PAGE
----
This week’s highlighted project is one of the newest additions to the CNCF. Last week at KubeCon + CloudNativeCon 2021, the foundation announced that its Technical Oversight Committee had voted to accept Cilium as an incubating project. 

Cilium provides networking, security, and observability for cloud native environments. It also provides load balancing between application workloads. 

It makes use of the Linux technology eBPF. Cilium supports dynamic insertion of eBPF bytecode at various integration points of the Linux kernel, including network IO, application sockets, and tracepoints. 

The project consists of multiple components that can function independently of each other, enabling users to pick and choose functionality or run Cilium alongside other container network interfaces (CNIs). The components include:

  • An agent that runs on Kubernetes worker nodes and servers and provides the core eBPF platform
  • The CNI plugin that enables Cilium to be used for networking in Kubernetes clusters and other orchestration systems that rely on the CNI specification
  • An observability component called Hubble that provides network and security logs, metrics, tracing data, and graphical user interfaces
  • ClusterMesh, which provides connectivity, service discovery, network security, and observability across clusters and workloads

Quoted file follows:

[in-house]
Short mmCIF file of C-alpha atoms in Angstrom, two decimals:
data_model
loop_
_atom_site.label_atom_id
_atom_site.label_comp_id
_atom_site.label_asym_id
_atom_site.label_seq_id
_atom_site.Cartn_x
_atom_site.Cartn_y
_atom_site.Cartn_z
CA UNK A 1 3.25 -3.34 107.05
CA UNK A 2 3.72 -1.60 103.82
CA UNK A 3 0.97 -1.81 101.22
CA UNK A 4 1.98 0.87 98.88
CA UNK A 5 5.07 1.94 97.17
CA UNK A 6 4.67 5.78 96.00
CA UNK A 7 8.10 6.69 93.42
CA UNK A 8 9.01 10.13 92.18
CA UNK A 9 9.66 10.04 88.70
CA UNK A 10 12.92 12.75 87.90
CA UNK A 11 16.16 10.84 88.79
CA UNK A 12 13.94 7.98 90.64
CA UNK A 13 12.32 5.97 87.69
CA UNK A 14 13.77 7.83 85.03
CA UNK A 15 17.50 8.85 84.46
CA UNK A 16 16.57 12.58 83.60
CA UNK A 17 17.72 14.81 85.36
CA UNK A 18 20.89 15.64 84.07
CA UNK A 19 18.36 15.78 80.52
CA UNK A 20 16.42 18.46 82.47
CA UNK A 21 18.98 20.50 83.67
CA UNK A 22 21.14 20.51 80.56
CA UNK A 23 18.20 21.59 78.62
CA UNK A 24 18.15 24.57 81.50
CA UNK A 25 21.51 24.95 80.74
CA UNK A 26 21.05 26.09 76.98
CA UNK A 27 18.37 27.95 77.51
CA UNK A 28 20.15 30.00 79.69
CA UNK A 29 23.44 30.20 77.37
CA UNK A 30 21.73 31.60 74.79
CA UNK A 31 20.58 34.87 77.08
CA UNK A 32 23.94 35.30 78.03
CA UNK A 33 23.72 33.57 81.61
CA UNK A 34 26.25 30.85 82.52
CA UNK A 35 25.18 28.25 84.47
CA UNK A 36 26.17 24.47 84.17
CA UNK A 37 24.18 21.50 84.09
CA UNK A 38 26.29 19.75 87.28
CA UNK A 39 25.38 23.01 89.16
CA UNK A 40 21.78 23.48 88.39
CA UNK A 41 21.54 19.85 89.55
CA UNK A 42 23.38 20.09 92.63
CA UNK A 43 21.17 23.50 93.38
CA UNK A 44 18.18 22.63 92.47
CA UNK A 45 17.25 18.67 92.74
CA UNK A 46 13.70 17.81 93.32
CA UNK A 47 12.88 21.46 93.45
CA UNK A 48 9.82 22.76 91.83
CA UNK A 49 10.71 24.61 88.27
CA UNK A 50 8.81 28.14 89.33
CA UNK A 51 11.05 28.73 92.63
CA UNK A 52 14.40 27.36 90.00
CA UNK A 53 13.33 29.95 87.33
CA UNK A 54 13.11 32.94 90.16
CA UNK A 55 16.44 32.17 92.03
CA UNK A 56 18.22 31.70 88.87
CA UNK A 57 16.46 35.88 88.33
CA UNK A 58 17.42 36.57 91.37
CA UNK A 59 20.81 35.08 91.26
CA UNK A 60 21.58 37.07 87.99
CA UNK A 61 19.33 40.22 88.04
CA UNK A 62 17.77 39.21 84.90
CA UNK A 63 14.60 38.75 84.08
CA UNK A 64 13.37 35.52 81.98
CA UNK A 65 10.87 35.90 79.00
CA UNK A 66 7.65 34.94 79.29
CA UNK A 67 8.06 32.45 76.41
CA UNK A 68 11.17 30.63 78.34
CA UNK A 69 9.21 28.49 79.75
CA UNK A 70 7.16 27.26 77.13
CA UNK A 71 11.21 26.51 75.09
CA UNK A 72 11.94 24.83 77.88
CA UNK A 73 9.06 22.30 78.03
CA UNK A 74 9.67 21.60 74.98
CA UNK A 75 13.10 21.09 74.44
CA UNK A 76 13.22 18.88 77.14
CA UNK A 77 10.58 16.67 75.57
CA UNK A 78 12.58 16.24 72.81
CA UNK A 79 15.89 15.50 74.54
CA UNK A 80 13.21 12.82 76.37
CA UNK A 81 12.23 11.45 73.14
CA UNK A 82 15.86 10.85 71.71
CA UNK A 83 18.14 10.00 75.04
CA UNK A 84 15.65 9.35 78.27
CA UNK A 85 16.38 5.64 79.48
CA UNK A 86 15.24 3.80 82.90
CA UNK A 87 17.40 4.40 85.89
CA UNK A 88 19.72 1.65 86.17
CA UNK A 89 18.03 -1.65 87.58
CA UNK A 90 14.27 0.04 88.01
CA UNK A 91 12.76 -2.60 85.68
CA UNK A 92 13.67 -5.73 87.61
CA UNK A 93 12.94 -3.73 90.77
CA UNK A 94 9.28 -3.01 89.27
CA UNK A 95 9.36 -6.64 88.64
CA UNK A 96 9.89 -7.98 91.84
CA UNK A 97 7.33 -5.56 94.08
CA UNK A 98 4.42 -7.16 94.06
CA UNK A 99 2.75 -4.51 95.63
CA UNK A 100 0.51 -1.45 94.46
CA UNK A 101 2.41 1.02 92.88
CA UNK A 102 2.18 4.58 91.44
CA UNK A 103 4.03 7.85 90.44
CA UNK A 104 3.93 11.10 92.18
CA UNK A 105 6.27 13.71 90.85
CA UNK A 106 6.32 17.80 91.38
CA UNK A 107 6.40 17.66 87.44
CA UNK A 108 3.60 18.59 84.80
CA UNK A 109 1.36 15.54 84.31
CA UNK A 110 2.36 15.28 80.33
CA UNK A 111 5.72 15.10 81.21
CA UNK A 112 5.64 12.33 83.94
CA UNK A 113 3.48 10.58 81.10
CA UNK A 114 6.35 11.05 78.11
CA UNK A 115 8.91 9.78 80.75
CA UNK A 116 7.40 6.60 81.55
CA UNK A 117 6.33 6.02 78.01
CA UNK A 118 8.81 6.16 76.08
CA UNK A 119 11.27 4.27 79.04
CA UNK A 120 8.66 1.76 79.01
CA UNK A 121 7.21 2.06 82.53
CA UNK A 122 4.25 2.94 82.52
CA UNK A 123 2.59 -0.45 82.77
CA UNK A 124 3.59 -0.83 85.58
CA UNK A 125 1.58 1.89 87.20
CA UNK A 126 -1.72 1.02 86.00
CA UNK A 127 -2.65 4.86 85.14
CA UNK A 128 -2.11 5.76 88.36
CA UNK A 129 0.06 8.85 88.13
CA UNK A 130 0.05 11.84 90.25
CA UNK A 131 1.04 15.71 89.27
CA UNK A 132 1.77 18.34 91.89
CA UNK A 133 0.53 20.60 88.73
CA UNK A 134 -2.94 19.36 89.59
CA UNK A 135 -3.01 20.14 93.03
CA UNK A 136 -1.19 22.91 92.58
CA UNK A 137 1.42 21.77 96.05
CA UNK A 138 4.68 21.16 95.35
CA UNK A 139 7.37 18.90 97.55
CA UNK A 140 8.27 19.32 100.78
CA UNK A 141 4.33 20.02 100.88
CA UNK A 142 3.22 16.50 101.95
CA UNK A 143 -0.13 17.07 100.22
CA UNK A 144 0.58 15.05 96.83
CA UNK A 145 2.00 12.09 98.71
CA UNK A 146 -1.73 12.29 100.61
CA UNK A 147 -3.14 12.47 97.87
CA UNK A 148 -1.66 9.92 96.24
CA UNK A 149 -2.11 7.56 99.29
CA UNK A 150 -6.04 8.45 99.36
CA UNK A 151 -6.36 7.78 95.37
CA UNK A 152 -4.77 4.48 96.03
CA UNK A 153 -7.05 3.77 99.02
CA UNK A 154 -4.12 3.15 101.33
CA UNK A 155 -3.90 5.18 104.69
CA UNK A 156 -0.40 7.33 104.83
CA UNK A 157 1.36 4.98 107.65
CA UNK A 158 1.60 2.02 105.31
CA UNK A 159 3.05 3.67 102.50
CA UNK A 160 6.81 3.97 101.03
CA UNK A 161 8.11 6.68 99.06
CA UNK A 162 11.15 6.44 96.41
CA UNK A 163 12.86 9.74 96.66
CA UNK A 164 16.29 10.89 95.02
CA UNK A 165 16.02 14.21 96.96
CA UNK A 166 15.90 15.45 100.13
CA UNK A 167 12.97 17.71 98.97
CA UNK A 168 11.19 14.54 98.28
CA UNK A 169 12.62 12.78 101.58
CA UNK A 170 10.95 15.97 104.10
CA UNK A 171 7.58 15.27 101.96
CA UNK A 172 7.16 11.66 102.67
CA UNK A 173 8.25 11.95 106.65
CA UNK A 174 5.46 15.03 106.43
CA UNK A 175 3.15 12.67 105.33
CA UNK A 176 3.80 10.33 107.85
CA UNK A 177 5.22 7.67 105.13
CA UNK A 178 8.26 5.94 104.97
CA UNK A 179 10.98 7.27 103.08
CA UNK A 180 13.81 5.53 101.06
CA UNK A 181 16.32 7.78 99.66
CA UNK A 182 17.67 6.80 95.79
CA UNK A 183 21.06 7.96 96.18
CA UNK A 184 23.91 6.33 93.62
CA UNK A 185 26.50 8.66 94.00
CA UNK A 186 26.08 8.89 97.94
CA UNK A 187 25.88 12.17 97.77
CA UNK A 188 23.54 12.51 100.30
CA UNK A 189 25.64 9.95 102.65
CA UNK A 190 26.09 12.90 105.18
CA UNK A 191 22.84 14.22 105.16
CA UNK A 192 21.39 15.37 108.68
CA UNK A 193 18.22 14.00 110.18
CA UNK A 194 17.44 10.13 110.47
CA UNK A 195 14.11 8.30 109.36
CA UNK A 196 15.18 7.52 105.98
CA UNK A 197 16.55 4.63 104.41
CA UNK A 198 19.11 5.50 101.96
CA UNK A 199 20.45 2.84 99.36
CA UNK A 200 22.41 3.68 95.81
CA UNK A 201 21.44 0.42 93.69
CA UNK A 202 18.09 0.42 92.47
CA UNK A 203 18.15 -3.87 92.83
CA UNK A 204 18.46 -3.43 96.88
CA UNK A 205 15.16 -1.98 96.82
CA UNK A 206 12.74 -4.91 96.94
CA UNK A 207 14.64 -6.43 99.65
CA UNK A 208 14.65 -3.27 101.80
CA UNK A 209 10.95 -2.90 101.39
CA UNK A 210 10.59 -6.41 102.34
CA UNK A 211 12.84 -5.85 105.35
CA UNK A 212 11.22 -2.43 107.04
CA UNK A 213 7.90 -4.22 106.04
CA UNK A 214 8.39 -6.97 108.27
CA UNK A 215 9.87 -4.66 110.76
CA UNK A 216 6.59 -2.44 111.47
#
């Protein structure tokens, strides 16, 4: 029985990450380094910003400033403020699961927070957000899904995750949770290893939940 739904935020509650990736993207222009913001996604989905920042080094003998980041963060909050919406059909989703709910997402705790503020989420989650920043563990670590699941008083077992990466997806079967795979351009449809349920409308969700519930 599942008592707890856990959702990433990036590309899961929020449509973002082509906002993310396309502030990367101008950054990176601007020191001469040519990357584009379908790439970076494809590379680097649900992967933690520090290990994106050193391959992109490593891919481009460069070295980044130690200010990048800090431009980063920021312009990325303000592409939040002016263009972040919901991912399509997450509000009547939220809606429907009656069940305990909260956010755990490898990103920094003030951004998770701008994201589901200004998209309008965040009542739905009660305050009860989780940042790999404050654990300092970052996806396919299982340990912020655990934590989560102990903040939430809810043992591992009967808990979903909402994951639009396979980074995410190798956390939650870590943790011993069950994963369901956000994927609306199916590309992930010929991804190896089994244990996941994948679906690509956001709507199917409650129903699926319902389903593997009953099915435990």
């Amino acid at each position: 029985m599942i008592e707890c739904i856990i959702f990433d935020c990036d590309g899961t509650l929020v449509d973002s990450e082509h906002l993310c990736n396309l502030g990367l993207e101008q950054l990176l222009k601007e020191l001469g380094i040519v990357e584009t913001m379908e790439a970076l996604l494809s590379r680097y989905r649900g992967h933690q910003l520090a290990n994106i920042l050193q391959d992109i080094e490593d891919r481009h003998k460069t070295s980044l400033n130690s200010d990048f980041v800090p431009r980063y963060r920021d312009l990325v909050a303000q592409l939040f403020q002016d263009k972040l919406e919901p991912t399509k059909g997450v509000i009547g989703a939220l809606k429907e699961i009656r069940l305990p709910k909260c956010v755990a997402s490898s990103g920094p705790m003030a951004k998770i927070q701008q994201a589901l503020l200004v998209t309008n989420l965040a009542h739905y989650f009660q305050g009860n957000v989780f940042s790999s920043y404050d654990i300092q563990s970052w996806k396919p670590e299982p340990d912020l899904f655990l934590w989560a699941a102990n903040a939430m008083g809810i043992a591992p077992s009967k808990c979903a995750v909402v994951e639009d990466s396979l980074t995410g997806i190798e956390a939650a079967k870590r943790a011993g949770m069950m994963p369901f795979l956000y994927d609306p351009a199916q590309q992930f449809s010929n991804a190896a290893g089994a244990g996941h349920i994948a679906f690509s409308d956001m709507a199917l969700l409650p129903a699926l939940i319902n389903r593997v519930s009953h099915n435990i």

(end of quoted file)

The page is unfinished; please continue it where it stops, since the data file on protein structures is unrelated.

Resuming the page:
• A load balancer that either runs in the cluster and implements Kubernetes services or runs on its own to provide north-south load balancing in front of Kubernetes clusters. 

The project is used by a number of large organizations already, including Adobe, Capital One, GitLab, and Yahoo. In addition, Alibaba, AWS, DigitalOcean, and Google Cloud all use it as a CNI plugin for their managed cloud and on-premises Kubernetes platform. 

According to the CNCF, some notable stats for the project are that it has over 9,000 GitHub stars, over 12,000 pull requests, and 342 contributors. 

Future releases of Cilium will add capabilities such as OpenTelemetry support, L7 load balancing support, advanced IPAM modes, multi-homing, service changing, enhanced support for external workloads, more identity integrations, deeper workload visibility, and continued focus on identity-based enforcement. 

“eBPF allows programs in the kernel to run without kernel modules or modifications,” said Chris Aniszczyk, CTO of CNCF. “It is enabling a new generation of software to extend the behavior of the kernel. In the case of Cilium, it provides sidecar less high-performance networking, advanced load balancing, and more. We’re excited to welcome more eBPF-based projects into the cloud native ecosystem and look forward to watching Cilium help grow the eBPF ecosystem.”